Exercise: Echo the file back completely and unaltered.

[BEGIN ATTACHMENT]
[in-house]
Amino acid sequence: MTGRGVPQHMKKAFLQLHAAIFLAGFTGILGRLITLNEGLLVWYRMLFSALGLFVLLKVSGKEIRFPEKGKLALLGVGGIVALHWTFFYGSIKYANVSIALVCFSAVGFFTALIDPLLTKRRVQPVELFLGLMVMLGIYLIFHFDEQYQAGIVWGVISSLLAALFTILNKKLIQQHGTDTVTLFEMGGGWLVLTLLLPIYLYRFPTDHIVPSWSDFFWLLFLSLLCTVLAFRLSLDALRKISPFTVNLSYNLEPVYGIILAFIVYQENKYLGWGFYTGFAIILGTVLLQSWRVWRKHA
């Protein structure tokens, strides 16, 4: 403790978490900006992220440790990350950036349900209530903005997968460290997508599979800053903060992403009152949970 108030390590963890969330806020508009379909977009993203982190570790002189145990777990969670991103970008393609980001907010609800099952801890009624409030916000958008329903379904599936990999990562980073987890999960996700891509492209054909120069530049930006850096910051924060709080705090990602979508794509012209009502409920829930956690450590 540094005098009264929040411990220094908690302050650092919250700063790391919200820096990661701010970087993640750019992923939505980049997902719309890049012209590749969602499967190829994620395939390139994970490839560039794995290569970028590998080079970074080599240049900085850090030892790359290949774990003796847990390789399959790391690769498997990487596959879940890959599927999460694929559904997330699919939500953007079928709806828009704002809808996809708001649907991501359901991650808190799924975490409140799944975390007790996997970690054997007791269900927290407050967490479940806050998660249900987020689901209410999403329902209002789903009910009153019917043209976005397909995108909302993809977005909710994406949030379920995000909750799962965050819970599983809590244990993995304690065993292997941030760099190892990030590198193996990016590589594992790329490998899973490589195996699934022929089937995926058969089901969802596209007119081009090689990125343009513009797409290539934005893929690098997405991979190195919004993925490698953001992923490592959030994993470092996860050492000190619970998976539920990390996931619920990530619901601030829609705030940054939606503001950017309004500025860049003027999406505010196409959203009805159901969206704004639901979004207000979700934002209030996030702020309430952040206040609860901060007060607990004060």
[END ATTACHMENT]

[in-house]
Amino acid sequence: MTGRGVPQHMKKAFLQLHAAIFLAGFTGILGRLITLNEGLLVWYRMLFSALGLFVLLKVSGKEIRFPEKGKLALLGVGGIVALHWTFFYGSIKYANVSIALVCFSAVGFFTALIDPLLTKRRVQPVELFLGLMVMLGIYLIFHFDEQYQAGIVWGVISSLLAALFTILNKKLIQQHGTDTVTLFEMGGGWLVLTLLLPIYLYRFPTDHIVPSWSDFFWLLFLSLLCTVLAFRLSLDALRKISPFTVNLSYNLEPVYGIILAFIVYQENKYLGWGFYTGFAIILGTVLLQSWRVWRKHA
């Protein structure tokens, strides 16, 4: 403790978490900006992220440790990350950036349900209530903005997968460290997508599979800053903060992403009152949970 108030390590963890969330806020508009379909977009993203982190570790002189145990777990969670991103970008393609980001907010609800099952801890009624409030916000958008329903379904599936990999990562980073987890999960996700891509492209054909120069530049930006850096910051924060709080705090990602979508794509012209009502409920829930956690450590 540094005098009264929040411990220094908690302050650092919250700063790391919200820096990661701010970087993640750019992923939505980049997902719309890049012209590749969602499967190829994620395939390139994970490839560039794995290569970028590998080079970074080599240049900085850090030892790359290949774990003796847990390789399959790391690769498997990487596959879940890959599927999460694929559904997330699919939500953007079928709806828009704002809808996809708001649907991501359901991650808190799924975490409140799944975390007790996997970690054997007791269900927290407050967490479940806050998660249900987020689901209410999403329902209002789903009910009153019917043209976005397909995108909302993809977005909710994406949030379920995000909750799962965050819970599983809590244990993995304690065993292997941030760099190892990030590198193996990016590589594992790329490998899973490589195996699934022929089937995926058969089901969802596209007119081009090689990125343009513009797409290539934005893929690098997405991979190195919004993925490698953001992923490592959030994993470092996860050492000190619970998976539920990390996931619920990530619901601030829609705030940054939606503001950017309004500025860049003027999406505010196409959203009805159901969206704004639901979004207000979700934002209030996030702020309430952040206040609860901060007060607990004060």